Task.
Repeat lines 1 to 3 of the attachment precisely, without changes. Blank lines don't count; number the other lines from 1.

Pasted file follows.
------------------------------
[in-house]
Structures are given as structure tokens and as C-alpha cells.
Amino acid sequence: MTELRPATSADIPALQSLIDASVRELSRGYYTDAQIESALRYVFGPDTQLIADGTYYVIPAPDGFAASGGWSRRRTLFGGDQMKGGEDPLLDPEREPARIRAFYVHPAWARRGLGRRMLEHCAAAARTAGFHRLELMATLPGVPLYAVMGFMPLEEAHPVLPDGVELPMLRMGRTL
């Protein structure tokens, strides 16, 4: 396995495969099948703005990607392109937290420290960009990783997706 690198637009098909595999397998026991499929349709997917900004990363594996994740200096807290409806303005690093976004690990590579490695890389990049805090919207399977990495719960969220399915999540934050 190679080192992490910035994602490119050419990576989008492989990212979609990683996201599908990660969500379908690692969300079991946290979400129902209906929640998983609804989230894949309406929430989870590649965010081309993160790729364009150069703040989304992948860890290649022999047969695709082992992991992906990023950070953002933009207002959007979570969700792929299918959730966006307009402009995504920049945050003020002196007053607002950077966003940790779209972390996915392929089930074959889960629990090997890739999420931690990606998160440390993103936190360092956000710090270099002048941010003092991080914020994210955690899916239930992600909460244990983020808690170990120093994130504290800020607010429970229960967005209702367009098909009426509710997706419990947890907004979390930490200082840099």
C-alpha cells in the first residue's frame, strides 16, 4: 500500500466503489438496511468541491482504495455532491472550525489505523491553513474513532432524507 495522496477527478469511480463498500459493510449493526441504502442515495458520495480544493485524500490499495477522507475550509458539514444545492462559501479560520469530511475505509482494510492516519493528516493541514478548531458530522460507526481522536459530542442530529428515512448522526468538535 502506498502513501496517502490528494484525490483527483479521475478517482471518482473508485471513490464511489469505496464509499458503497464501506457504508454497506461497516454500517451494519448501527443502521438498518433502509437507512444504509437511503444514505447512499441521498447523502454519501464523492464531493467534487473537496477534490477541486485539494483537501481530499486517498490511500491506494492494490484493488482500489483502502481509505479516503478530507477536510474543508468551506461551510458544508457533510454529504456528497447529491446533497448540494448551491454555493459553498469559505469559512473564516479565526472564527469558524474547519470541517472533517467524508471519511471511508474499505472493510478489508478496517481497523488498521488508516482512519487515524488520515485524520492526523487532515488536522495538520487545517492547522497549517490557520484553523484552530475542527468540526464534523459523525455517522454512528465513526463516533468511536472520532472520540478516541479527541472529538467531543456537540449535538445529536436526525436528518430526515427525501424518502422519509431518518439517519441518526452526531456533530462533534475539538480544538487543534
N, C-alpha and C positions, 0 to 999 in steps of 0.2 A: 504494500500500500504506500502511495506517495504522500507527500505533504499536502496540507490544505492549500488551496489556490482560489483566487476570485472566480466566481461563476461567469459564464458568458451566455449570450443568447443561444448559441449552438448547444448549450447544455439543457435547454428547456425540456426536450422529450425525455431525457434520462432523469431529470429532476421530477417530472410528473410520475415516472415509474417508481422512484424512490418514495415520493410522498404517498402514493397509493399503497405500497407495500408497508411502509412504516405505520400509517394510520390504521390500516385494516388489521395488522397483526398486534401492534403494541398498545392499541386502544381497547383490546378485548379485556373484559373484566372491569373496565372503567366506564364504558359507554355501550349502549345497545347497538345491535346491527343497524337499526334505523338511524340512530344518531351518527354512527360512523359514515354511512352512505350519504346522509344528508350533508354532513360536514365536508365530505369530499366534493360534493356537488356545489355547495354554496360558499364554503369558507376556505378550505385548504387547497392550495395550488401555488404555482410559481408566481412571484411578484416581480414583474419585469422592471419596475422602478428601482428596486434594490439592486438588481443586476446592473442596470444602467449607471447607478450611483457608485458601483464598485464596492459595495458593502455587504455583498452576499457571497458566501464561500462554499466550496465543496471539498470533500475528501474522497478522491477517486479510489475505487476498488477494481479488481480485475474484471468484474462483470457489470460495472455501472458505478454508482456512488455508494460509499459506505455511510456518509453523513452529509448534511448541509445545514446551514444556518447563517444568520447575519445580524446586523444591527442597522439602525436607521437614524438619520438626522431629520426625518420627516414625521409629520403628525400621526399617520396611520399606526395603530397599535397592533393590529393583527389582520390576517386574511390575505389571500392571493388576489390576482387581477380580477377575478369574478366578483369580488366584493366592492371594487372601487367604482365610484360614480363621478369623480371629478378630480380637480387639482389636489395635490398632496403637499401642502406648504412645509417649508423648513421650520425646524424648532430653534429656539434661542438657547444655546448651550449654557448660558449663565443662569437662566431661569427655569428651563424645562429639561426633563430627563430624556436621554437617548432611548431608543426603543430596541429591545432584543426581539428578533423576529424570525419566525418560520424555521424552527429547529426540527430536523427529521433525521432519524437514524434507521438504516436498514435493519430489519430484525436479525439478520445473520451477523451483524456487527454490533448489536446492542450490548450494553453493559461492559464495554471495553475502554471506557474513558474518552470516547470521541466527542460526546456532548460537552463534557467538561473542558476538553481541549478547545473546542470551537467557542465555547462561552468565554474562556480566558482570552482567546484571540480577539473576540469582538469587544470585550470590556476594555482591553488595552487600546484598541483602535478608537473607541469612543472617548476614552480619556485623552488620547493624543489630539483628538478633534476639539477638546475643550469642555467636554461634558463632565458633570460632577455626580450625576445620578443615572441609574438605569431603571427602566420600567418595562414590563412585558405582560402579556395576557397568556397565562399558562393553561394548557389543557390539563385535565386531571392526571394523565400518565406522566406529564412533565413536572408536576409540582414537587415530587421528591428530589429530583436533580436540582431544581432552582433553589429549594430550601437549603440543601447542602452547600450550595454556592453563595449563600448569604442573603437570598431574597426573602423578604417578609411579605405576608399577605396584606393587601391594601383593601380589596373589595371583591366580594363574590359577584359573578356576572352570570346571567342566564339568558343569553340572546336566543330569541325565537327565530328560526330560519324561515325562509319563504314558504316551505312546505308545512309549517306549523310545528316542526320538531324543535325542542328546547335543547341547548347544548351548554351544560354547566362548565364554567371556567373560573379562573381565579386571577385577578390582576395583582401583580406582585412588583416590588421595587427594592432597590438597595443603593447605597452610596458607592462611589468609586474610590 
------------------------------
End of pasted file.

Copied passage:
[in-house]
Structures are given as structure tokens and as C-alpha cells.
Amino acid sequence: MTELRPATSADIPALQSLIDASVRELSRGYYTDAQIESALRYVFGPDTQLIADGTYYVIPAPDGFAASGGWSRRRTLFGGDQMKGGEDPLLDPEREPARIRAFYVHPAWARRGLGRRMLEHCAAAARTAGFHRLELMATLPGVPLYAVMGFMPLEEAHPVLPDGVELPMLRMGRTL